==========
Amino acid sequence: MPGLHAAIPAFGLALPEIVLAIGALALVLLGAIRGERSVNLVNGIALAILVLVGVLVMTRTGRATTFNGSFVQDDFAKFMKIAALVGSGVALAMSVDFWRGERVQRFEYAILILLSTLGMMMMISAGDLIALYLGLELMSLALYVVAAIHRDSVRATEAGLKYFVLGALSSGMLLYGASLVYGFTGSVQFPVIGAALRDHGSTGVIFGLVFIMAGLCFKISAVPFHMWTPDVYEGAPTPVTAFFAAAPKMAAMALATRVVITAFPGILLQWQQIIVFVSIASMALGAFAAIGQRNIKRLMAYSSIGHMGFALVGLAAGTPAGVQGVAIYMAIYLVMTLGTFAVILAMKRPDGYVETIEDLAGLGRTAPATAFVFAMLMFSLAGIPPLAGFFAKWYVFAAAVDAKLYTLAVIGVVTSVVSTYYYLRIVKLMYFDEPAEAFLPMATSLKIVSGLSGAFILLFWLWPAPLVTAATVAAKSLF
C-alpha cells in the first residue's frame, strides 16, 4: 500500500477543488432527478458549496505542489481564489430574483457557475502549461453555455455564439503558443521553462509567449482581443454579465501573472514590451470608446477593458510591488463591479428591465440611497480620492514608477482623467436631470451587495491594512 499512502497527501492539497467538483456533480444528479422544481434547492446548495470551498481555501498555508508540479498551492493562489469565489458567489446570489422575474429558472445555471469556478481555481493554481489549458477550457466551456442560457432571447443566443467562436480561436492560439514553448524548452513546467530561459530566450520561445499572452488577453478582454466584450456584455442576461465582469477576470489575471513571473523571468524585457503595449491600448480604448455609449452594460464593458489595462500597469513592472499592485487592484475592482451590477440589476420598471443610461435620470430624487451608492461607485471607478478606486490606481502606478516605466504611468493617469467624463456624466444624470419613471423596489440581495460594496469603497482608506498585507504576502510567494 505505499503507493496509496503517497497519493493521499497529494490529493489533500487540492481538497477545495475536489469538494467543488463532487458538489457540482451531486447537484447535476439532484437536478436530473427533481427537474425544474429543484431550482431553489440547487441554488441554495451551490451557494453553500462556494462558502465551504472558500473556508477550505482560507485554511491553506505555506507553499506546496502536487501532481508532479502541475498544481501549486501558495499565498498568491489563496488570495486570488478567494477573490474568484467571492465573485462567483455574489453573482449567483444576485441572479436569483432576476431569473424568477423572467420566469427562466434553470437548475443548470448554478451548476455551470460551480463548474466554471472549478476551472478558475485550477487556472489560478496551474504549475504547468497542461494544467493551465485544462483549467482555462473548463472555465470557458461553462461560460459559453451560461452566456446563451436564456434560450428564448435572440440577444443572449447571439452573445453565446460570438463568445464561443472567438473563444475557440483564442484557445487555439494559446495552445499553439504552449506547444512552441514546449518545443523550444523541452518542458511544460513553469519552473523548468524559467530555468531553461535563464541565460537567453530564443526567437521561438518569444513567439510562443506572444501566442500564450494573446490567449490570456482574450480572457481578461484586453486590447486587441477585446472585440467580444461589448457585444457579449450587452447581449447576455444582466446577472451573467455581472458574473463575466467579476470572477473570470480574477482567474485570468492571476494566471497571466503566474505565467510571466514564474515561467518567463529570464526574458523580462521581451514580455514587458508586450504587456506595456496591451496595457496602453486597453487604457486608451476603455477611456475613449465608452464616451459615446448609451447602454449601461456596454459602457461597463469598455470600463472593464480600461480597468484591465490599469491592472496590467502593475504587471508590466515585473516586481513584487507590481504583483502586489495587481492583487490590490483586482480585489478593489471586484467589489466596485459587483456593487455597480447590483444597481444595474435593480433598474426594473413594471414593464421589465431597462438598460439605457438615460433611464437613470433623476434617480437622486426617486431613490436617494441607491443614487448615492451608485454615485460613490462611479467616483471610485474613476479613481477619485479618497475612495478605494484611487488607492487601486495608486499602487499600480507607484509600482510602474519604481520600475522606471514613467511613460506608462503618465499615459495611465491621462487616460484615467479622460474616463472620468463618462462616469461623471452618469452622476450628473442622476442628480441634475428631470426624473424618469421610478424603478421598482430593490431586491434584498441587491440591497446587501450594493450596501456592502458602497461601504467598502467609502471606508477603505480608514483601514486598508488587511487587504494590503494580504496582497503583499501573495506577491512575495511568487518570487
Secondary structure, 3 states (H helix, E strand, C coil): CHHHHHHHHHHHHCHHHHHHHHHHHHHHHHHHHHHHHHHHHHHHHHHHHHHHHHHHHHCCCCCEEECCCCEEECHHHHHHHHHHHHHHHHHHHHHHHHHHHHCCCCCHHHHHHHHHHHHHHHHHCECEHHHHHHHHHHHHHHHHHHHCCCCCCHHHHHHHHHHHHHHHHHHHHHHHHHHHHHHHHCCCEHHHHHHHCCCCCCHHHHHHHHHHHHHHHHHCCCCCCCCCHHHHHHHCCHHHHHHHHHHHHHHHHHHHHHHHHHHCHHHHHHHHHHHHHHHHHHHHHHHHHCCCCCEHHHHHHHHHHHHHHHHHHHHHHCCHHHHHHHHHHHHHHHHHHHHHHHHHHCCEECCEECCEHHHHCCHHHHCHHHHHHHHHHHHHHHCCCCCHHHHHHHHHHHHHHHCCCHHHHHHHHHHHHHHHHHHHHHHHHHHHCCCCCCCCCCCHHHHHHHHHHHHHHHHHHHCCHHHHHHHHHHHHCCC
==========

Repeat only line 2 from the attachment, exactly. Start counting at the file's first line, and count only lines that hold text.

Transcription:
C-alpha cells in the first residue's frame, strides 16, 4: 500500500477543488432527478458549496505542489481564489430574483457557475502549461453555455455564439503558443521553462509567449482581443454579465501573472514590451470608446477593458510591488463591479428591465440611497480620492514608477482623467436631470451587495491594512 499512502497527501492539497467538483456533480444528479422544481434547492446548495470551498481555501498555508508540479498551492493562489469565489458567489446570489422575474429558472445555471469556478481555481493554481489549458477550457466551456442560457432571447443566443467562436480561436492560439514553448524548452513546467530561459530566450520561445499572452488577453478582454466584450456584455442576461465582469477576470489575471513571473523571468524585457503595449491600448480604448455609449452594460464593458489595462500597469513592472499592485487592484475592482451590477440589476420598471443610461435620470430624487451608492461607485471607478478606486490606481502606478516605466504611468493617469467624463456624466444624470419613471423596489440581495460594496469603497482608506498585507504576502510567494 505505499503507493496509496503517497497519493493521499497529494490529493489533500487540492481538497477545495475536489469538494467543488463532487458538489457540482451531486447537484447535476439532484437536478436530473427533481427537474425544474429543484431550482431553489440547487441554488441554495451551490451557494453553500462556494462558502465551504472558500473556508477550505482560507485554511491553506505555506507553499506546496502536487501532481508532479502541475498544481501549486501558495499565498498568491489563496488570495486570488478567494477573490474568484467571492465573485462567483455574489453573482449567483444576485441572479436569483432576476431569473424568477423572467420566469427562466434553470437548475443548470448554478451548476455551470460551480463548474466554471472549478476551472478558475485550477487556472489560478496551474504549475504547468497542461494544467493551465485544462483549467482555462473548463472555465470557458461553462461560460459559453451560461452566456446563451436564456434560450428564448435572440440577444443572449447571439452573445453565446460570438463568445464561443472567438473563444475557440483564442484557445487555439494559446495552445499553439504552449506547444512552441514546449518545443523550444523541452518542458511544460513553469519552473523548468524559467530555468531553461535563464541565460537567453530564443526567437521561438518569444513567439510562443506572444501566442500564450494573446490567449490570456482574450480572457481578461484586453486590447486587441477585446472585440467580444461589448457585444457579449450587452447581449447576455444582466446577472451573467455581472458574473463575466467579476470572477473570470480574477482567474485570468492571476494566471497571466503566474505565467510571466514564474515561467518567463529570464526574458523580462521581451514580455514587458508586450504587456506595456496591451496595457496602453486597453487604457486608451476603455477611456475613449465608452464616451459615446448609451447602454449601461456596454459602457461597463469598455470600463472593464480600461480597468484591465490599469491592472496590467502593475504587471508590466515585473516586481513584487507590481504583483502586489495587481492583487490590490483586482480585489478593489471586484467589489466596485459587483456593487455597480447590483444597481444595474435593480433598474426594473413594471414593464421589465431597462438598460439605457438615460433611464437613470433623476434617480437622486426617486431613490436617494441607491443614487448615492451608485454615485460613490462611479467616483471610485474613476479613481477619485479618497475612495478605494484611487488607492487601486495608486499602487499600480507607484509600482510602474519604481520600475522606471514613467511613460506608462503618465499615459495611465491621462487616460484615467479622460474616463472620468463618462462616469461623471452618469452622476450628473442622476442628480441634475428631470426624473424618469421610478424603478421598482430593490431586491434584498441587491440591497446587501450594493450596501456592502458602497461601504467598502467609502471606508477603505480608514483601514486598508488587511487587504494590503494580504496582497503583499501573495506577491512575495511568487518570487